Exploiting KM in Support of Innovation and Change

Exploiting KM in Support of Innovation and Change

Peter Smith (The Leadership Alliance Inc., Canada) and Elayne Coakes (University of Westminster, UK)
DOI: 10.4018/978-1-60566-701-0.ch015
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This chapter emphasizes the importance of formally promoting close social interaction and open knowledge sharing to achieve superior innovation capability. It does so by discussing the advantages of developing Communities of Innovation and citing a case study that exemplifies these concepts. This chapter addresses the challenges and opportunities faced by businesses in today’s complex and often unpredictable business environments. For success, an organization must be able to combine and recombine their resources in novel ways, eliminating or reconfiguring resources that are no longer relevant, and acquiring new resources. An organization’s capability to change by manipulating resources continuously and rapidly—to innovate—is a competitive advantage that is not readily imitated by competitors. Innovation is critical to an organization’s viability since it enables the development and introduction of new products and services and thus enables an organization to maintain, or improve, its current business position. The chapter reviews the numerous theories of change and change management in the literature based on practice and precept. However, research shows that competitive advantage is increasingly located by authorities in an organization’s intellectual resources including the skill base, business systems and intellectual property of its employees: its Human Capital. Organizational innovation depends on the individual and collective know-how of employees, and innovation is characterised by an iterative process of people working together, sharing insights, and building on the creative ideas of one another. The chapter emphasizes that an organization’s intellectual resources have significant potential to realize innovation and change capabilities, but that the impact of these capabilities largely depends on the means of an organization to foster close community social interaction and open knowledge sharing, and to leverage its informal leadership as a precursor to and part of any related Knowledge Management (KM) initiative.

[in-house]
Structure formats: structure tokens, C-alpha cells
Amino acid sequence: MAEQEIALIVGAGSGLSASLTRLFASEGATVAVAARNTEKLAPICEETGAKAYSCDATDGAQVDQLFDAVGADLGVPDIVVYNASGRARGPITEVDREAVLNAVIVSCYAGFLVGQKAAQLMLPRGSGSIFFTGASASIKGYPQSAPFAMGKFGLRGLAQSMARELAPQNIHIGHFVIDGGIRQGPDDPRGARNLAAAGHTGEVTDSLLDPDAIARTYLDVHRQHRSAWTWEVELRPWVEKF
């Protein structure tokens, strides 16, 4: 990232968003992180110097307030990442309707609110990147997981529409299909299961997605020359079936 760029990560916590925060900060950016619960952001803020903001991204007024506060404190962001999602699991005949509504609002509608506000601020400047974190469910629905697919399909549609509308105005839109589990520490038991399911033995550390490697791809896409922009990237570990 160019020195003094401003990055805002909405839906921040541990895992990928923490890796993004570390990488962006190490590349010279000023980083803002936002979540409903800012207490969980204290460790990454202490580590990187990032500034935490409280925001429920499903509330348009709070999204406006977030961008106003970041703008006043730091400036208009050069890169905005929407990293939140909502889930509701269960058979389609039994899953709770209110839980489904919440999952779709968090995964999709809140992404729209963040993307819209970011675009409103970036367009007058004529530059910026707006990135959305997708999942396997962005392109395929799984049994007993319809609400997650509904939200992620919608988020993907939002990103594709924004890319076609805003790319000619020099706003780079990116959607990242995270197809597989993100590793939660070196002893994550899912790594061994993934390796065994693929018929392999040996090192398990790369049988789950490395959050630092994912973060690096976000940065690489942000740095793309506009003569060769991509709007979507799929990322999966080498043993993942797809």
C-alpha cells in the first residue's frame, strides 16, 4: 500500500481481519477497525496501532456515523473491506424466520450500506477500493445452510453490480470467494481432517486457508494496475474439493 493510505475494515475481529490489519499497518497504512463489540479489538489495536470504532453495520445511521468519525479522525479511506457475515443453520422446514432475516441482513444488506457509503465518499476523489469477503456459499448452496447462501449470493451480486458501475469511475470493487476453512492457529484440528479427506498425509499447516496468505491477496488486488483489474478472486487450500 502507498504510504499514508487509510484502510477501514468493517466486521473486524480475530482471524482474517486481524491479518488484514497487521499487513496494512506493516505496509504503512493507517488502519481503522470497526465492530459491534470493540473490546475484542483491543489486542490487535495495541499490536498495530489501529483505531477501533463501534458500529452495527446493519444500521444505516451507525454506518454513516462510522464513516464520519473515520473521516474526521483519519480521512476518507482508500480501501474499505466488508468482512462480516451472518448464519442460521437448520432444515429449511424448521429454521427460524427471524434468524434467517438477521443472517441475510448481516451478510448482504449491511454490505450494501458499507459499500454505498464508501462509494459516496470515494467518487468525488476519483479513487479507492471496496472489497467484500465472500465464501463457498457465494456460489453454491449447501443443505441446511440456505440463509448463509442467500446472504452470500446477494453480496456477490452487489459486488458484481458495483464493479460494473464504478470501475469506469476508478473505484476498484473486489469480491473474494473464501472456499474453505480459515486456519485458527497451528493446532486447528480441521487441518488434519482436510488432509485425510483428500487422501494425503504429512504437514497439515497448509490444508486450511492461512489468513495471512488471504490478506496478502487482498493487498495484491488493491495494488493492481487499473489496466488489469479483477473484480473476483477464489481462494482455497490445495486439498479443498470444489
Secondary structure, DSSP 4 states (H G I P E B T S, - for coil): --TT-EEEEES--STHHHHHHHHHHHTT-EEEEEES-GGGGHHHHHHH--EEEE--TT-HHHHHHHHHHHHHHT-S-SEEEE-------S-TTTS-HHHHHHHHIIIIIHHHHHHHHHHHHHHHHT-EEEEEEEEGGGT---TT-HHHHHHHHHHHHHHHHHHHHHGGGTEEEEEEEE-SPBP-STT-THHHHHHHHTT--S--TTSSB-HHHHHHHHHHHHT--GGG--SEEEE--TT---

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The Importance Of Social Fabric

The extent to which public and private conversations can take place across an organization, including its customers and stakeholders, will be critical to the widespread sharing and generation of knowledge. Successful knowledge management and innovation will depend on an organization having the means to readily share tacit and explicit knowledge. To this end, the current knowledge economy in both public and private sectors is optimally founded on having ready and effective communications across collaborative partnership-networks of all kinds. It is not just “What you know” or even “Who you know” but rather “Who you know and trust” that leads to a viable and effective social fabric. When examined closely, an organization’s social fabric is not homogeneous, but rather consists of innumerable unique social networks based on members’ interpersonal relationships. Its collaborative properties are exposed when the organization’s Social Capital (SC) is appraised. SC is “The set of resources, tangible or virtual, that accrue to a corporate player through the player’s social relationships, facilitating the attainment of goals” (Gabbay & Leenders, 1999; pp. 3). Trust, open-mindedness, and lack of prejudice enhance SC, whereas distrust, fixed mindsets, and deep-seated independence foster low SC. Most importantly, the SC of individuals aggregates into the SC of the organization – its social fabric. The formation of SC clearly depends on having positive individual attitudes and emotions with respect to forming and sustaining interpersonal relationships. SC is best developed when individuals work together, particularly in teams (Bakker et al, 2006), or on a special project (Snowden, 2005).

Reasons why organizations often do not achieve high SC and a collaborative and trusting social fabric are complex and illogical since tacit feeling-laden “people-factors” are involved. Unfortunately sub-optimal KM and innovative performance are in many cases directly attributable to these ambivalent or negative non-rational “people-factors”. These people-factors clearly will include task related issues, but at the semi-conscious level they include complex feelings and values, and at the unconscious level include deep-seated anxieties, survival instincts, impulses, and power needs. Such factors often deter formation of appropriate relationships and will suppress knowledge creation (Stacey, 2001).

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